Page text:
• Understanding Resilience: Narratives of resilience that exist among local to national stakeholders and institutions, their relative influence, and how they are informed and reproduced over time. Everyday lived experiences of resilience, post-disaster community coping/adaptation strategies and mechanisms.
    • Political Capabilities: How urban social structures (e.g., caste/ethnicity, gender, class such as formal/informal settlements, house owners/tenants) and their corresponding risks, vulnerabilities, resilience, planning capacities, and access to scalar political economy, connect to political capabilities (i.e., ability to determine risk reduction and development trajectories through access to and influence over local institutions, politics, infrastructures, markets).
    • Recovery and Disaster: Post 2015 earthquake recovery and rehabilitation endeavors, effect and response to yearly flooding, extreme rainfall, landslides, and inundation both in urban centers and peri-urban spaces.
    • Policy and Planning: Policy, planning and governance initiatives for tomorrow’s cities, including risk reduction, disaster response, development-disaster risk trade-offs and the role of technology innovations in disaster management.
  • #Water Security #Himalays #Sustainability

    Water Scarcity and Sustainability in the Himalayas
    Vol. 6 No. 1 (2020)

    Water is life, a source of sustenance of humans, their livelihoods and prosperity. Out of all the water of earth, the saline water comprises of 97.5 percent and only 2.5 percent is fresh water and almost 2% of it is frozen. As there is small amount of usable water available, achieving water security is one of the biggest global challenges, affecting environmental sustainability, economic growth, and social development. The ever-increasing threat to global water supplies makes it imperative to understand the causes and consequences of water scarcity and to find pathways of water achieving sustainable management of water sources. Although the Himalayan region is popularly known as the ‘Water Tower’ of Asia indicating that there is plenty, water scarcity exists ubiquitously in relation to quantity and quality for domestic use and irrigation system among other usage. Physical availability of water alone has not been able to ensure access to water equitability due to complexities of infrastructural development, institutional efficacy, gender and social dynamics, rapid population growth, haphazard local development/urbanization and the changing dynamics of climate change.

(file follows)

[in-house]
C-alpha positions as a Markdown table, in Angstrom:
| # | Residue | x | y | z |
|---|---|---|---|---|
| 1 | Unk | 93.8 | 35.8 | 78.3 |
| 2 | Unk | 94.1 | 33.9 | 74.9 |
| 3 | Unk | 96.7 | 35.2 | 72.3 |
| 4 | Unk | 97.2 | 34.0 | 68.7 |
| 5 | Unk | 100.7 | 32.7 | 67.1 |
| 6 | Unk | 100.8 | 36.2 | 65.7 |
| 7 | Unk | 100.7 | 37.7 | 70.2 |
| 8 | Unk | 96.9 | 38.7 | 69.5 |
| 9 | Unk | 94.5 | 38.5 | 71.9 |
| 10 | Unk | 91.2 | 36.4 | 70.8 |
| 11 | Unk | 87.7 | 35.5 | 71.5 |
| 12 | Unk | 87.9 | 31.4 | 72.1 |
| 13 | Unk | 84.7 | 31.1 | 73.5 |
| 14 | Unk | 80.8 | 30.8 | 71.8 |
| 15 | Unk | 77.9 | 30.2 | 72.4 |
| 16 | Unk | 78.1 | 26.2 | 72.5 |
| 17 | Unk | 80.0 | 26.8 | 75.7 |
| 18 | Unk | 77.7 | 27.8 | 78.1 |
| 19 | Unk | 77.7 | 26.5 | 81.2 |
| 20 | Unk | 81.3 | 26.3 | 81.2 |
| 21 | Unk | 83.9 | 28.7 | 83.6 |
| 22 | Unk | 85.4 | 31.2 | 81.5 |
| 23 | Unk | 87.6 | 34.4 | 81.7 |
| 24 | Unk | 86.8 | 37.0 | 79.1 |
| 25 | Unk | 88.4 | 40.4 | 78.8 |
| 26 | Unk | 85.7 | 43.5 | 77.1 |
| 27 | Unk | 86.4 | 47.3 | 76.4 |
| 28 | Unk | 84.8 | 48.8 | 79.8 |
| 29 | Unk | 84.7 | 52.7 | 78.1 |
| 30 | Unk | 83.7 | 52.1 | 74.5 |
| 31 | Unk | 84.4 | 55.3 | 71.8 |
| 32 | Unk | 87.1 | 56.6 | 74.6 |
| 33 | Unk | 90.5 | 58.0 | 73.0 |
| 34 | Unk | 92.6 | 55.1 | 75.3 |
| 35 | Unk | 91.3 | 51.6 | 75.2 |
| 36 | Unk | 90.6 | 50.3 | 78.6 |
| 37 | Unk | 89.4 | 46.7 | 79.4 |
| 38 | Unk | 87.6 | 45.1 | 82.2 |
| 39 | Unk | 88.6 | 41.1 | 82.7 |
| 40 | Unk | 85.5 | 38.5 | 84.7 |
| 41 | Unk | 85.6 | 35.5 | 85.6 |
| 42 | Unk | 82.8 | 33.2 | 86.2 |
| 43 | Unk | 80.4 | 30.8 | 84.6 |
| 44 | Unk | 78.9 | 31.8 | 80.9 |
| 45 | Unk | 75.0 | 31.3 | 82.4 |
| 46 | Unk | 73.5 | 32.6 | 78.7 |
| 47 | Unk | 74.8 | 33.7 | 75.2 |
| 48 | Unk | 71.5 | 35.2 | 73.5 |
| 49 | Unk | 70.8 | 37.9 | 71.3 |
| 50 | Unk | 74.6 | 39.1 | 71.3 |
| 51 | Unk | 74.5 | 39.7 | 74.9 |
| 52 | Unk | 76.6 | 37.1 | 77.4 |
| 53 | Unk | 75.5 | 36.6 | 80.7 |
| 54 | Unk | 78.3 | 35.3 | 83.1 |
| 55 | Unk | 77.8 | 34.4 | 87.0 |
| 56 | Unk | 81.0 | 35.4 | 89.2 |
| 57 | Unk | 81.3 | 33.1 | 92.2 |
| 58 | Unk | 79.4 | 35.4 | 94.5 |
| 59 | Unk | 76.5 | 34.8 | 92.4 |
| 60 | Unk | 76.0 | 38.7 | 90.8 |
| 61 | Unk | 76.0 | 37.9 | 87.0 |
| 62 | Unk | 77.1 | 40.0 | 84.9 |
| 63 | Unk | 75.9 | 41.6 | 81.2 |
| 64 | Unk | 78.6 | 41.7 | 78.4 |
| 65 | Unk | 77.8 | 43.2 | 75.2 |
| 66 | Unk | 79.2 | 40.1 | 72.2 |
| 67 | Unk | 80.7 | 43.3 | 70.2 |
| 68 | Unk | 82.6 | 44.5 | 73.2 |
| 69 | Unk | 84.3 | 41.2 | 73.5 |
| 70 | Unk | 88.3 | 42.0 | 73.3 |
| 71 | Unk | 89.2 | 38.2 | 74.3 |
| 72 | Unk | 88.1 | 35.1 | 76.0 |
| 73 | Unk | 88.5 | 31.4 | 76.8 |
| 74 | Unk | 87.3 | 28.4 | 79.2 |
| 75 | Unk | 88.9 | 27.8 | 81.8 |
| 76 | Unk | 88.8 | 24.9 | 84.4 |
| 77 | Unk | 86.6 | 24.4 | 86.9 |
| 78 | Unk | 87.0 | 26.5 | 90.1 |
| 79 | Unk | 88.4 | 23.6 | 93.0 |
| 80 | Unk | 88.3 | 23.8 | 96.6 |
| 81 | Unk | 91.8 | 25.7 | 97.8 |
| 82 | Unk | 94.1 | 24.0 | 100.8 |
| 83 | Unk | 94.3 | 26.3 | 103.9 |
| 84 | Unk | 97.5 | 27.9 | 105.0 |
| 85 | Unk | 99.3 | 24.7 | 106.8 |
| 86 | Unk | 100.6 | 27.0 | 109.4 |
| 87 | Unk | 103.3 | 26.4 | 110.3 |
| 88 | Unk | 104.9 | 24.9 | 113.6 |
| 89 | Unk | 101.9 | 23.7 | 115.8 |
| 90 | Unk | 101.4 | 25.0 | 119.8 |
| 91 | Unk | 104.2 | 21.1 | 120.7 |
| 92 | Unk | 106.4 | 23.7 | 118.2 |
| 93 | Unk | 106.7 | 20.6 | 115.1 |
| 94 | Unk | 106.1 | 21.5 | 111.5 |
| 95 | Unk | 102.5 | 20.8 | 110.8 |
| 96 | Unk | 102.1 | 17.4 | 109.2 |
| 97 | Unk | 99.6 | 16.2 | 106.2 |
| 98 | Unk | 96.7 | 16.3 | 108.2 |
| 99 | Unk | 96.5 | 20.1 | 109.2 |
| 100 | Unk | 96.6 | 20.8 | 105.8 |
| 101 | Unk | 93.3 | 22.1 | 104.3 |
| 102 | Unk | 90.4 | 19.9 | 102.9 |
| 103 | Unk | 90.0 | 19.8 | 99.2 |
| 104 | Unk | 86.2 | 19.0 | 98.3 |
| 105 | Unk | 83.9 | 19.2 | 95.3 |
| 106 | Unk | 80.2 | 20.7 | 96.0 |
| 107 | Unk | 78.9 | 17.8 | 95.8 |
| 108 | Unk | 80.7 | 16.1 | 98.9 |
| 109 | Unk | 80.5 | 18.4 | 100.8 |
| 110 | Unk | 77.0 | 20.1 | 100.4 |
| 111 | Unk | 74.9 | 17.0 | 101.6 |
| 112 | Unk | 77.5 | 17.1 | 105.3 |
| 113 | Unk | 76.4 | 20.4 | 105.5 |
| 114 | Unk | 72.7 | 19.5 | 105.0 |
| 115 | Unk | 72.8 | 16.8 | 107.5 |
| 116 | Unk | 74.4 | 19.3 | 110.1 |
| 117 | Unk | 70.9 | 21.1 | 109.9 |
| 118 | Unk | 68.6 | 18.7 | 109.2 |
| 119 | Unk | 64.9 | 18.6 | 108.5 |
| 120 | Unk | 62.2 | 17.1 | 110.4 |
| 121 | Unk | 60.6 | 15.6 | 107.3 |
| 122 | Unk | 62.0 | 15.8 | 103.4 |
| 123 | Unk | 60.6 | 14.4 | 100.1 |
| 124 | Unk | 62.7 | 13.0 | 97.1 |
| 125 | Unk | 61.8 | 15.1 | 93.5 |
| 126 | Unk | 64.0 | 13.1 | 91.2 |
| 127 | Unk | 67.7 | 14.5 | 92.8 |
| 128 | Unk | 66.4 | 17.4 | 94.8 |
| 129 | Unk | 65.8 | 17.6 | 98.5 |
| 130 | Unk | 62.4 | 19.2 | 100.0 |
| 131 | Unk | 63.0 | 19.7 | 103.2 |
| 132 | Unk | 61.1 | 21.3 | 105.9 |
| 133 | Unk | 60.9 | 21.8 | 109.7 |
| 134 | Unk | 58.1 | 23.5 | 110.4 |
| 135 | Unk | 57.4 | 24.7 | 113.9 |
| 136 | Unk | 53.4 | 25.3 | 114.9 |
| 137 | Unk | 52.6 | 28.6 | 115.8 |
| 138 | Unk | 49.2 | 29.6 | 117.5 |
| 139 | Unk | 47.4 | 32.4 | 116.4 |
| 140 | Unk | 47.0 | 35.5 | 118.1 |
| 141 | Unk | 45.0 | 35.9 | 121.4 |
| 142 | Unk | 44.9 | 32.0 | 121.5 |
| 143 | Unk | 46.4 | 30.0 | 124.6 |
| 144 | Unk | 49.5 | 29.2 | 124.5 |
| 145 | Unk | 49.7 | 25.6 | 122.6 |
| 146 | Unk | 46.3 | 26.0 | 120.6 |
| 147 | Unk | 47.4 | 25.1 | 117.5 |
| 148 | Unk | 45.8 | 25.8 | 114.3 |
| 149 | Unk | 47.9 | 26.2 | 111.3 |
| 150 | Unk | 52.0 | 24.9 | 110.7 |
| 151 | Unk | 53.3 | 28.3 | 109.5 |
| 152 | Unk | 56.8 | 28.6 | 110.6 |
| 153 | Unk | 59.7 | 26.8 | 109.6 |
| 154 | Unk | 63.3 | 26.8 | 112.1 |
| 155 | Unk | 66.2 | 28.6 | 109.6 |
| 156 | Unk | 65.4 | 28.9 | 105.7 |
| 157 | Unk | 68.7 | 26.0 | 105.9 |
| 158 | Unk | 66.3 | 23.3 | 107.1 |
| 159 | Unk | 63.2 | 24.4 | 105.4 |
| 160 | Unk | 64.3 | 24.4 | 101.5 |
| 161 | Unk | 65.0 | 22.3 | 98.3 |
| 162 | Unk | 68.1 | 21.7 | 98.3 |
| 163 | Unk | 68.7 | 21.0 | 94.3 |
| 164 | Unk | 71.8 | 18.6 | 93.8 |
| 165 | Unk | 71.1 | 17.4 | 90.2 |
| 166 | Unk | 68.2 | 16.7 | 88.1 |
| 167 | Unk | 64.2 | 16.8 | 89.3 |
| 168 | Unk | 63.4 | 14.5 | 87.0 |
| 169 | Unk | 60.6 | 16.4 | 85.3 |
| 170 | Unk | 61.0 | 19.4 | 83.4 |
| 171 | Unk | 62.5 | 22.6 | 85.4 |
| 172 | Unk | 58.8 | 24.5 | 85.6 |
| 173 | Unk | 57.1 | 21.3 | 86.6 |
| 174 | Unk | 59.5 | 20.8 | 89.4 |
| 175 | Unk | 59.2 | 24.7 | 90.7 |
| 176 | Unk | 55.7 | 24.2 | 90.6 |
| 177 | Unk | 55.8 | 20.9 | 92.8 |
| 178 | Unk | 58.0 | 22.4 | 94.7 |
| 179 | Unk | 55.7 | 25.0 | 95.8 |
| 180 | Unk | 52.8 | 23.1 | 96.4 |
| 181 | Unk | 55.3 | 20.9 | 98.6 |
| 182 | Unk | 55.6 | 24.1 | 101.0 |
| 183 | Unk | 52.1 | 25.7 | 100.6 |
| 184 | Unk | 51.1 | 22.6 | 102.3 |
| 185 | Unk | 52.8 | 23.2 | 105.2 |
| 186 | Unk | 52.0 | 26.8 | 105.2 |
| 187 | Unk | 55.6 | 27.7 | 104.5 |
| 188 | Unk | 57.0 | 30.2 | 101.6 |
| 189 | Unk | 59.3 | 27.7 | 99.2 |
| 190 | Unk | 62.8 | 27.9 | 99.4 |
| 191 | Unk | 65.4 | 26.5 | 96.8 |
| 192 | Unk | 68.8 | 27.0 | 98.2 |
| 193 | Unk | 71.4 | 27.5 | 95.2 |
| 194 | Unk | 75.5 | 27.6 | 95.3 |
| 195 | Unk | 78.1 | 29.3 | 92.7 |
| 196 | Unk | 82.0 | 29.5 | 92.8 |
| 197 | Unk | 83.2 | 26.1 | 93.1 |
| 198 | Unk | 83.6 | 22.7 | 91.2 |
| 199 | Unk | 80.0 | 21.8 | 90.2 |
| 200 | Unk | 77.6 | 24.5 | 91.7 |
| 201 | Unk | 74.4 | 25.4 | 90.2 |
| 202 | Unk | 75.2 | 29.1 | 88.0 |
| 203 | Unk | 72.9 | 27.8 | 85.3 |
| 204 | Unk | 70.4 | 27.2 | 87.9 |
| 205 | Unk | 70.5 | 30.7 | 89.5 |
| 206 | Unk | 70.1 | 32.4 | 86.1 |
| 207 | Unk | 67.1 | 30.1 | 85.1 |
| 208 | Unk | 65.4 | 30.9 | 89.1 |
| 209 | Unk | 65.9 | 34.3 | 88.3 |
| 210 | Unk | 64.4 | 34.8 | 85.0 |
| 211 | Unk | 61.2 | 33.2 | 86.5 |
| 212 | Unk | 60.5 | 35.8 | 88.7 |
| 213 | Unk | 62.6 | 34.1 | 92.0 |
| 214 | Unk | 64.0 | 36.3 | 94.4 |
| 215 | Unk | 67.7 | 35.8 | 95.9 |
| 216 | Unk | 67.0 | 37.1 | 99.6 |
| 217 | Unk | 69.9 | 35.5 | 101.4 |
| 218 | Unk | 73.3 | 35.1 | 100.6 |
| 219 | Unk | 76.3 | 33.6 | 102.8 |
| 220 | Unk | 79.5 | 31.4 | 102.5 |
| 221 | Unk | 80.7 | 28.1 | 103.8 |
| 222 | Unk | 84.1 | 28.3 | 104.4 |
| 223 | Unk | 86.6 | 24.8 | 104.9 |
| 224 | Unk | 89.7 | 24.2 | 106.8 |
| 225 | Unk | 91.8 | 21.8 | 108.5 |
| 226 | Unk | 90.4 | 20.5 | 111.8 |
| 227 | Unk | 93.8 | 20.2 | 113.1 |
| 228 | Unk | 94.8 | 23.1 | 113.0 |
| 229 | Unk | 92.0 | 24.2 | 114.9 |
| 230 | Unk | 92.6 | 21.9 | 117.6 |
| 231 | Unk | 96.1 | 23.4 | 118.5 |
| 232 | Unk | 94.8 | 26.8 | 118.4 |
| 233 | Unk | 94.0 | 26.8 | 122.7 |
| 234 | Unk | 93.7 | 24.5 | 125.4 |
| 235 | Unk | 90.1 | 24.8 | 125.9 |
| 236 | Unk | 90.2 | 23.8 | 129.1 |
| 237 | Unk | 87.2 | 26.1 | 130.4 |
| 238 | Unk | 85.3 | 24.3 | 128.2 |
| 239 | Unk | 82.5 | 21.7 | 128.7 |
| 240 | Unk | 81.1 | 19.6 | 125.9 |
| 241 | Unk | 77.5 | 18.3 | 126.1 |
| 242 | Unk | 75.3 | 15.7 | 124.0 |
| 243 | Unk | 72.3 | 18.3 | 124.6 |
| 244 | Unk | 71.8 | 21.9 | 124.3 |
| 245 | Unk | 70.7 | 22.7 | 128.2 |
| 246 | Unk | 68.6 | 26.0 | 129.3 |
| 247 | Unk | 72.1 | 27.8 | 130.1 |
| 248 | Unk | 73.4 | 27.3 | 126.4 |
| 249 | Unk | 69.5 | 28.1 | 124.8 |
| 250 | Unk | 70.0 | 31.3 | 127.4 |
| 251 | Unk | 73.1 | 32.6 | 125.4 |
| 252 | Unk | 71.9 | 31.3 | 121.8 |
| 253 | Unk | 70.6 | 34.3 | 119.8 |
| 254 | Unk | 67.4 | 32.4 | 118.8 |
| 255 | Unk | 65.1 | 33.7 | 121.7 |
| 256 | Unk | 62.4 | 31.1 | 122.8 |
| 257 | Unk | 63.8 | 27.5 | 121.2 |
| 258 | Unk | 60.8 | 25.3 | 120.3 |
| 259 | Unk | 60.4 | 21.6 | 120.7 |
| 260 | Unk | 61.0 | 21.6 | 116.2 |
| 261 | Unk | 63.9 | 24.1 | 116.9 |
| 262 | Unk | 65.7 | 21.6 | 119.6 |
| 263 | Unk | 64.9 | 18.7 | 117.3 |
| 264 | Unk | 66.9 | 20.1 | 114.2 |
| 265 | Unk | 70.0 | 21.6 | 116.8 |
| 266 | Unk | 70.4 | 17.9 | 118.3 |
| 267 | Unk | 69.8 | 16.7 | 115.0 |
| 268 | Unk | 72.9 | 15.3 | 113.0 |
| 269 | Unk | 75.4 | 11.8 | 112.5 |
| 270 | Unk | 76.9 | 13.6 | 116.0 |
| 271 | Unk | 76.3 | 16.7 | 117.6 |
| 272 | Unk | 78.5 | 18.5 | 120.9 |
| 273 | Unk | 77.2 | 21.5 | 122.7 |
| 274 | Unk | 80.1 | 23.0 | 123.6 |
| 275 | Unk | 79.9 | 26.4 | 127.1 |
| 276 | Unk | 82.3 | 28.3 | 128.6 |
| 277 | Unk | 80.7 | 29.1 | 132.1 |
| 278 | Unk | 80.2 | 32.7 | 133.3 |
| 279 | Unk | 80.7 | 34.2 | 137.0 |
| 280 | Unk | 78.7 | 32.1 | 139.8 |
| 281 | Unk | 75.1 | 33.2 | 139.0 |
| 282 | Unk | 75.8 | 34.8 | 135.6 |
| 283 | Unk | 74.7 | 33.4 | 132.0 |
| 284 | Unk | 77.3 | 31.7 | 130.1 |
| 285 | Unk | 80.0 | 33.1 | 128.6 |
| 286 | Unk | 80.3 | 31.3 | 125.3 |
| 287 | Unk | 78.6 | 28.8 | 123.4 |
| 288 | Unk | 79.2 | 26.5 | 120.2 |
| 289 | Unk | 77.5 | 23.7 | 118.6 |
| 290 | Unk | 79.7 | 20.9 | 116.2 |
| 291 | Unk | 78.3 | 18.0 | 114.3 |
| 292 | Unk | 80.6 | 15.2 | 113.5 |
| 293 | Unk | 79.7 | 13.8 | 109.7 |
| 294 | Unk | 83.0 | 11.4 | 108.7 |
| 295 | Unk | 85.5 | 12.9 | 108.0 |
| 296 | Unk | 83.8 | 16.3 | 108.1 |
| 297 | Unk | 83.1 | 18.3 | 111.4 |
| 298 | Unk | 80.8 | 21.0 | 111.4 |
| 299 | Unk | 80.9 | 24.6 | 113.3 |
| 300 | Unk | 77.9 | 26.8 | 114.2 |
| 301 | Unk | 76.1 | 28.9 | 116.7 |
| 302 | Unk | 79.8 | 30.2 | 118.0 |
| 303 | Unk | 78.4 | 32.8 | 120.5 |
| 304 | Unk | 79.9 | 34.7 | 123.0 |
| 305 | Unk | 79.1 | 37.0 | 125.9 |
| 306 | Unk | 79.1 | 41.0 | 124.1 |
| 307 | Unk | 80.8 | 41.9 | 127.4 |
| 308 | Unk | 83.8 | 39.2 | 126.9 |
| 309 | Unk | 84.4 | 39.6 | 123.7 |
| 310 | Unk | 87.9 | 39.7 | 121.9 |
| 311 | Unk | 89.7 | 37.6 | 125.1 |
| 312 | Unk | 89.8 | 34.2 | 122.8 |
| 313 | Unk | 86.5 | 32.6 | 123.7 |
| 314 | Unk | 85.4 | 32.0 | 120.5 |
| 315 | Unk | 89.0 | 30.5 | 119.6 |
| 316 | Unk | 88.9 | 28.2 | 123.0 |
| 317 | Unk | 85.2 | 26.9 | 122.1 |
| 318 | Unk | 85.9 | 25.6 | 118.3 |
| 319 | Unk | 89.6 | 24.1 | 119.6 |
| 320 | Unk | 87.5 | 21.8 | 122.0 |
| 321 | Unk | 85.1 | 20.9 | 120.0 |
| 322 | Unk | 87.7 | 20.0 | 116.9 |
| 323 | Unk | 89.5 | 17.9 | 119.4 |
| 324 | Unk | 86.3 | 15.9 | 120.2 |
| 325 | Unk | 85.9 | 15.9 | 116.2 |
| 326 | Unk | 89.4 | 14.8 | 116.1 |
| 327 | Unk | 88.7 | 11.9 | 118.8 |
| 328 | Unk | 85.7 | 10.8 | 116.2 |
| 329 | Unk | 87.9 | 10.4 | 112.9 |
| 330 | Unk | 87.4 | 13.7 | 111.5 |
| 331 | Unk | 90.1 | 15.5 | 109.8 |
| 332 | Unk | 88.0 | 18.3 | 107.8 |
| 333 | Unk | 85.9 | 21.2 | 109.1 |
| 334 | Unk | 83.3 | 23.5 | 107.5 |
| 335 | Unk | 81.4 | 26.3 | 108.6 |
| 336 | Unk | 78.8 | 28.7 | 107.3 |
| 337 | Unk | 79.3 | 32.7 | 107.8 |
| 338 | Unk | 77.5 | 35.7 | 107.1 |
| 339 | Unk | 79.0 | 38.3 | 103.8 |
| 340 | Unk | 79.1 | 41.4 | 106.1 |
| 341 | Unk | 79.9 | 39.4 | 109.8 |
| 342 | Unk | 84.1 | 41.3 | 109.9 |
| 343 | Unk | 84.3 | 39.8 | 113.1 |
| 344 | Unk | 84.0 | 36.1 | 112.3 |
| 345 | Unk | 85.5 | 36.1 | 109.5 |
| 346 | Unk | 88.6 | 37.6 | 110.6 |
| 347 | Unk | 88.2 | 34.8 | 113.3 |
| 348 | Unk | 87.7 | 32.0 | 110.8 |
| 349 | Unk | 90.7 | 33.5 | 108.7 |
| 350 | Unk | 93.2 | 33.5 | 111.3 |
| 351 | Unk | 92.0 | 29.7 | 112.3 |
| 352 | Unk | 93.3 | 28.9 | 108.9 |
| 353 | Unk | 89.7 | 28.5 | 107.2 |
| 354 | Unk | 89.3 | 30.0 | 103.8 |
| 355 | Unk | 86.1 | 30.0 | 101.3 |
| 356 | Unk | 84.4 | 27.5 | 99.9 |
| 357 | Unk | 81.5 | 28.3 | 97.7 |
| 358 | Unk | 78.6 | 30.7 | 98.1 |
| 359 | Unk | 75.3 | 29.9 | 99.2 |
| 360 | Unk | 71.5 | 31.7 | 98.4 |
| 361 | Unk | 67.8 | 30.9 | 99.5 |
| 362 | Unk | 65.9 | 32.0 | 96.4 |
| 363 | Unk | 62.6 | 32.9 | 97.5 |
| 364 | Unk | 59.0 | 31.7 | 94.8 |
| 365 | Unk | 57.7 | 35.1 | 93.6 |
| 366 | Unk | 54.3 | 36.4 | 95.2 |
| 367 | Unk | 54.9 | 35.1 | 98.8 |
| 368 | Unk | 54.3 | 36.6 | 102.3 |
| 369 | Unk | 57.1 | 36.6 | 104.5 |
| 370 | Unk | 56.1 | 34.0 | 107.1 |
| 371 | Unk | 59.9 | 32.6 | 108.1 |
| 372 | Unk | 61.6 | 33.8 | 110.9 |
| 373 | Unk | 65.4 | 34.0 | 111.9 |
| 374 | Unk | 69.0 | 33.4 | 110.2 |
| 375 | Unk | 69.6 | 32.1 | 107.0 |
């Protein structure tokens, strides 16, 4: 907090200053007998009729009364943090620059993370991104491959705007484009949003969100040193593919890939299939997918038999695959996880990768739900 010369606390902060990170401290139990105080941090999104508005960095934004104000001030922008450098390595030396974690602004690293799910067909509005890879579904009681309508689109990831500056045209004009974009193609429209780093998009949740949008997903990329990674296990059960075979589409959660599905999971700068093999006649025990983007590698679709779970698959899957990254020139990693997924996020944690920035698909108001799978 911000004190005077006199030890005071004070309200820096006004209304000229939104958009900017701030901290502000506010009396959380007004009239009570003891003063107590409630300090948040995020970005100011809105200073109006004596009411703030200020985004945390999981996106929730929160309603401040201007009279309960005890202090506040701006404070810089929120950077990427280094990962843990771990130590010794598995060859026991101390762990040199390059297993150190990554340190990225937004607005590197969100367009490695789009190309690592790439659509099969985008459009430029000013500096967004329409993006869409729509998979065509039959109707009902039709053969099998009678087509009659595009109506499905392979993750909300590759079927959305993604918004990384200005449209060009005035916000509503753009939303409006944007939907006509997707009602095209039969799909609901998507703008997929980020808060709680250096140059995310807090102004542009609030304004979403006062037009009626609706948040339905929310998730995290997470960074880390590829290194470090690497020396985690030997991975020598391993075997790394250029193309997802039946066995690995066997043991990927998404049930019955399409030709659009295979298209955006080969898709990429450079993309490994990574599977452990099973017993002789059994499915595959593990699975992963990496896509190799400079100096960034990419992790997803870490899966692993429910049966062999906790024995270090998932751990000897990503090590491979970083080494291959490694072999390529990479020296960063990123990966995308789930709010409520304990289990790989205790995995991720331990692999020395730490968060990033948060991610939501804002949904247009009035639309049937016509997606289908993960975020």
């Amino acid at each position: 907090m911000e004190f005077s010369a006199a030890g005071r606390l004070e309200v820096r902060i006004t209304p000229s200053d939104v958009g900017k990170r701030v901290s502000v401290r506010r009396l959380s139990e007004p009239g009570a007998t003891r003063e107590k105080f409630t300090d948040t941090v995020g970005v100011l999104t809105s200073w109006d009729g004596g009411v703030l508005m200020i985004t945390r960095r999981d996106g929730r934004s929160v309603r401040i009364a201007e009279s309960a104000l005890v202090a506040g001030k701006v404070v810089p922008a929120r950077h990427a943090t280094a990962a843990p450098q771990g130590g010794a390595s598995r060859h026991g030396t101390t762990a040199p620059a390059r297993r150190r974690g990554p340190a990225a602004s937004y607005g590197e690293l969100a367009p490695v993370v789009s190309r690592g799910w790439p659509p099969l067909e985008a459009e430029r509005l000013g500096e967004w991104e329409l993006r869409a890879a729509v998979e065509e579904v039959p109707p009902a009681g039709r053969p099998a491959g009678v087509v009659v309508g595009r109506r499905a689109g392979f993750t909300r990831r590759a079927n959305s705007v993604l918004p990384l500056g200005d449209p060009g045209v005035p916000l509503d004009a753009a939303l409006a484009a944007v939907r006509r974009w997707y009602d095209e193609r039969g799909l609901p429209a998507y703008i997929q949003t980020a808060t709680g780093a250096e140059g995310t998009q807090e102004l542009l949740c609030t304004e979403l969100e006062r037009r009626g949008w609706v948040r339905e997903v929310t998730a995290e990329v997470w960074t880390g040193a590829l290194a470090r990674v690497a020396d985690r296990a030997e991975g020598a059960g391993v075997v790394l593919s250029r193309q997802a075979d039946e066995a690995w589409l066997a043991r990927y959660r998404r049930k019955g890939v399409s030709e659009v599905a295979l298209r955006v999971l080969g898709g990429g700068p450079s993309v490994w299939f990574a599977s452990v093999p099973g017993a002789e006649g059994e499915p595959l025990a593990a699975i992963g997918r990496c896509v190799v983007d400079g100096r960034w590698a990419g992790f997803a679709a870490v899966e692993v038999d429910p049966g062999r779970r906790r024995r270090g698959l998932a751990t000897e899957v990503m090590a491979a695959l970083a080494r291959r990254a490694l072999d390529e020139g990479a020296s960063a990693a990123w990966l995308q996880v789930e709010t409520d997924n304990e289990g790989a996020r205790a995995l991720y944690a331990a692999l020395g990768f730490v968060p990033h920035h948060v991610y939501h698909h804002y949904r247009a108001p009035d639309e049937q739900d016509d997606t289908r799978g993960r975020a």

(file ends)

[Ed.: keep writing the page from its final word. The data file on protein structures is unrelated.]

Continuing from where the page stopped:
In the context above, our goal in proposing this special issue of the New Angle on Water Scarcity and Sustainability is to consolidate many of the ongoing, yet scattered, evidence on water scarcity, security and sustainability into a single journal issue.

     The contributions to this special issue will encompass a broad spectrum of topics in water resources, including, but not limited to:

    • Climate change impacts on water resources, scarcity and sustainability;
    • Issues of gender and social inclusion in water governance;
    • Challenges of managing water resources in the context of rapid urbanization in the era of climate change uncertainty;
    • Policy and institutional dimensions of water governance;
    • Conflict and collaboration on water resource management.

    Editorial Coordinator: Dil Khatri, PhD

    Editorial team for the special issue:  Dr. Chandra Pandey, Dr. Hemant Ojha